[CG] Benign vulval skin conditions


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This guideline is to help with initial assessment and care of women with vulval disorders, with advice on when to refer to the specialist multidisciplinary team.

Commonest presentation is with non-specific symptoms such as pruritus, pain and changes in skin colour and texture.


See Appendix 1 for useful questions

This should include the following:

  1. Self medication or previous inadequate or inappropriate treatments which may contribute to symptoms
  2. Cervical cytology, smoking and immune deficiency especially for women with suspected vulval intraepithelial neoplasia (VIN)
  3. Contact with potential allergens or irritants. The most common relevant allergens are cosmetics, medicaments and preservatives. Others include fragrances, rubber, textile dyes, washing powder, fabric conditioners, sanitary towels, panty liners and synthetic underwear. Secondary sensitisation to multiple products is common.
  4. Personal or family history of autoimmune conditions e.g. type 1 diabetes, arthritis, thyroid disease, pernicious anaemia, alopecia, vitiligo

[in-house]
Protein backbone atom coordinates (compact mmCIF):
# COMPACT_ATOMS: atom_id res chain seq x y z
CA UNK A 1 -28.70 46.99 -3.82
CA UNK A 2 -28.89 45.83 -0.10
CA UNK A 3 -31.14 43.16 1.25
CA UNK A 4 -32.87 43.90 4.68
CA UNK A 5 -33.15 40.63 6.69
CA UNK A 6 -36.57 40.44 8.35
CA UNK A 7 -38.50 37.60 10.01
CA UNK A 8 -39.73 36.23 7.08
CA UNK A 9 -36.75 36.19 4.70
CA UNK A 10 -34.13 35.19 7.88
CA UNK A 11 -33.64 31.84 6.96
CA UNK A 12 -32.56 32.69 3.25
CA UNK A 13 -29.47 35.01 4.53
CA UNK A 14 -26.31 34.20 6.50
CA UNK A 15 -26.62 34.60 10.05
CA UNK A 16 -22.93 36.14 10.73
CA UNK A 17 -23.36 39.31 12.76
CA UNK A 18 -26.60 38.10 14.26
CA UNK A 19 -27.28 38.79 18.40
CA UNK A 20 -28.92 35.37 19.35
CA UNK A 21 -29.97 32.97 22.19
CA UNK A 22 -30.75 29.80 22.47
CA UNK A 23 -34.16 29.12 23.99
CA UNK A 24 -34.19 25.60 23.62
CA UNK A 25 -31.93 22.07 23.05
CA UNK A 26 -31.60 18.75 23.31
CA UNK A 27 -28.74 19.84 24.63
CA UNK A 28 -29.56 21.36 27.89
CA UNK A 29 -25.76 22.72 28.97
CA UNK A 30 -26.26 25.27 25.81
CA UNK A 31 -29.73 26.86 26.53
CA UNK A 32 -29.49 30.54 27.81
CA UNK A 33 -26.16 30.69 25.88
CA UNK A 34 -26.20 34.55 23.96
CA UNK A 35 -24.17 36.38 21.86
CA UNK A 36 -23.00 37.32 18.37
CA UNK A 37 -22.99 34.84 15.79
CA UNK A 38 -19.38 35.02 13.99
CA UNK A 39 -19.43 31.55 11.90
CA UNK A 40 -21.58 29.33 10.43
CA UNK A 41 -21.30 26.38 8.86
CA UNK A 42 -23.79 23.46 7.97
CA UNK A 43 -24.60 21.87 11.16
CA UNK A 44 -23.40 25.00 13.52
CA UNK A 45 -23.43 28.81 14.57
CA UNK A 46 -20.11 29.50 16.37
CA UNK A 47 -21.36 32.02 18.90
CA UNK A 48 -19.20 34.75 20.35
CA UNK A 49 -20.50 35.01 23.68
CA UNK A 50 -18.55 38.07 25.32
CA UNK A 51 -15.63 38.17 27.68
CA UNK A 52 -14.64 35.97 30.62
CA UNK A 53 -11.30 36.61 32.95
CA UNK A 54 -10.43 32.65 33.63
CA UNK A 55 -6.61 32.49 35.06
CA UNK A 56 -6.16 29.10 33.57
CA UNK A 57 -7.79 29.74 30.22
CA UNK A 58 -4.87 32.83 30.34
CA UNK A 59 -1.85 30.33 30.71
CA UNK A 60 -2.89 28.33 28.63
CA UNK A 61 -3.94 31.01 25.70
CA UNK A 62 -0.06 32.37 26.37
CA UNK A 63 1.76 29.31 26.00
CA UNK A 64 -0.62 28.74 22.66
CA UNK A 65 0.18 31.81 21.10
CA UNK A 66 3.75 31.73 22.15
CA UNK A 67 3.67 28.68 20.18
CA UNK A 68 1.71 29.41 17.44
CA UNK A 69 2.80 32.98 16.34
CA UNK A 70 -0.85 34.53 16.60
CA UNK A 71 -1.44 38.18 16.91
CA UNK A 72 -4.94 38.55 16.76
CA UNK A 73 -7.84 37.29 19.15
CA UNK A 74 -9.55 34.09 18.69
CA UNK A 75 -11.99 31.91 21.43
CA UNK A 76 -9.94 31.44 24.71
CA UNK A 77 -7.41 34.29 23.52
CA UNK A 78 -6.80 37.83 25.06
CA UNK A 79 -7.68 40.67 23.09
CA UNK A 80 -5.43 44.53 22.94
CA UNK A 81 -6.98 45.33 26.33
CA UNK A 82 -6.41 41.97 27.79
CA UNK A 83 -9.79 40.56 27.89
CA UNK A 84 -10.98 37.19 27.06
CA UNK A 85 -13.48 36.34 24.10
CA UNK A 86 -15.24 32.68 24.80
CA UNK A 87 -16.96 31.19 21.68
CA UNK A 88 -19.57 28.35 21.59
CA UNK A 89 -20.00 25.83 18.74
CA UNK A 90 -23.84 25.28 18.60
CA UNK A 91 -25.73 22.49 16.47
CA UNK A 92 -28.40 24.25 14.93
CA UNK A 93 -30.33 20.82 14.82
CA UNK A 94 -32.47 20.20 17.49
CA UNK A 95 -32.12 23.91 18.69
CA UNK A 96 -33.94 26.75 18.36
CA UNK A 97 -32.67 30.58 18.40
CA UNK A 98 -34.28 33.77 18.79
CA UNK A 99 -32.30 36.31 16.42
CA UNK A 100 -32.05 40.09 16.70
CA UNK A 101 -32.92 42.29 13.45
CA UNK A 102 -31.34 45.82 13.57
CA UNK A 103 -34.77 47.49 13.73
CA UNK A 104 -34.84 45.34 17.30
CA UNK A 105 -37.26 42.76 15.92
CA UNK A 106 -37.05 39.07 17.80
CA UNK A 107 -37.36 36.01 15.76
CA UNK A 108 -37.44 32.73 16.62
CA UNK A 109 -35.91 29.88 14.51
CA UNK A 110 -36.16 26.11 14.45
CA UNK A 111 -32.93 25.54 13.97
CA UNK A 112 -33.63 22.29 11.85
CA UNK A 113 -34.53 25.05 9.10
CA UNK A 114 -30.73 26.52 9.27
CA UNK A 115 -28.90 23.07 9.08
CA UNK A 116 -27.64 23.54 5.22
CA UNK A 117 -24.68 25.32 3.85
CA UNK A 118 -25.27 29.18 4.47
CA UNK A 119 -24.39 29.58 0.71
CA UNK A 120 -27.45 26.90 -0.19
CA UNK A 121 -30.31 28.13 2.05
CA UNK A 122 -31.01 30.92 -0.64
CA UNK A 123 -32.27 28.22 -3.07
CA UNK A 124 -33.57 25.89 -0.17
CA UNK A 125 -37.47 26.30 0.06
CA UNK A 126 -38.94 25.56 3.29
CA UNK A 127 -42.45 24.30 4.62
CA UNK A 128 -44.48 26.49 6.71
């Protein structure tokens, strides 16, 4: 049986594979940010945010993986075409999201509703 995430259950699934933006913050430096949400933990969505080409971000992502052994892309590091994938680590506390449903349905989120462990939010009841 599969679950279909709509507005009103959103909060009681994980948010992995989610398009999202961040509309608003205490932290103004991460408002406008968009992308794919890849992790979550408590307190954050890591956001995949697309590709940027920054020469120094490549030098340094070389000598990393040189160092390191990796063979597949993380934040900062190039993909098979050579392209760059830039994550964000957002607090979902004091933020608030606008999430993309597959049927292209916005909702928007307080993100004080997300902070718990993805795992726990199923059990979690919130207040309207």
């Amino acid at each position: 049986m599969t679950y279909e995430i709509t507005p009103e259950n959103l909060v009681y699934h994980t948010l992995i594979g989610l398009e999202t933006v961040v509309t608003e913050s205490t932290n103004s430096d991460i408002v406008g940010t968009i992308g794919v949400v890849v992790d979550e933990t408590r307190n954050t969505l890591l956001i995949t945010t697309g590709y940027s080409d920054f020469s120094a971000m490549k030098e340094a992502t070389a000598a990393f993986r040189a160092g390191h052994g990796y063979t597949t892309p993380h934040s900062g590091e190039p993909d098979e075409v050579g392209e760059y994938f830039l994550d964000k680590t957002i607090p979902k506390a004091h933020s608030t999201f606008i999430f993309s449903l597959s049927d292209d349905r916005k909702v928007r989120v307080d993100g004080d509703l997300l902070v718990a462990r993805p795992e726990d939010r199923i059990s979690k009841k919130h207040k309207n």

5. Personal or family history of atopic conditions
  6. History of skin conditions elsewhere on the body – skin and/or mucous membranes
  7. Urinary and/or faecal incontinence. Damage to barrier function or secondary dermatitis exacerbated by moisture, temperature and friction
  8. Impact on sexual function
  9. Drug history to exclude fixed drug eruptions ( e.g. nicorandil )

Examination and Investigations

  1. Perform under a good light, with adequate exposure including peri-anal skin
  2. No necessity for colposcopy or acetic acid, except for examination of VIN
  3. Ask patient to show the affected area first
  4. Consider extra-genital sites: scalp, elbows, knees, nails, oral mucosa
  5. Consider infestations such as scabies, lice, ringworm, pinworm, threadworm
  6. No need to test for auto-immune conditions without a clinical indication
  7. Consider serum ferritin in women with vulval dermatitis. Correction of iron-deficiency anaemia or low serum ferritin can relieve vulval symptoms
  8. STI screen if clinically indicated
  9. Biopsy:
    1. If the woman fails to respond to treatment
    2. There is suspicion of VIN or cancer (20-22% of VIN have invasive cancer on biopsy)
    3. There are atypical or suspicious areas

Benign causes of vulval symptoms include: